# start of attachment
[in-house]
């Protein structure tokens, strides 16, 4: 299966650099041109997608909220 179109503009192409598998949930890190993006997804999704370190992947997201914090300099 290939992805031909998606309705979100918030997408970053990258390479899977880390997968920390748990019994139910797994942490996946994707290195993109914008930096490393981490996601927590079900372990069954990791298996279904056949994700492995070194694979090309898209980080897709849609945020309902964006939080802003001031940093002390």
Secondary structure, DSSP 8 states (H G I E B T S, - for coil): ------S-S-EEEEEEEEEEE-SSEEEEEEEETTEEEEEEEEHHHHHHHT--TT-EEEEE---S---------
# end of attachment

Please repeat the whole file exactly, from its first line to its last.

[in-house]
């Protein structure tokens, strides 16, 4: 299966650099041109997608909220 179109503009192409598998949930890190993006997804999704370190992947997201914090300099 290939992805031909998606309705979100918030997408970053990258390479899977880390997968920390748990019994139910797994942490996946994707290195993109914008930096490393981490996601927590079900372990069954990791298996279904056949994700492995070194694979090309898209980080897709849609945020309902964006939080802003001031940093002390």
Secondary structure, DSSP 8 states (H G I E B T S, - for coil): ------S-S-EEEEEEEEEEE-SSEEEEEEEETTEEEEEEEEHHHHHHHT--TT-EEEEE---S---------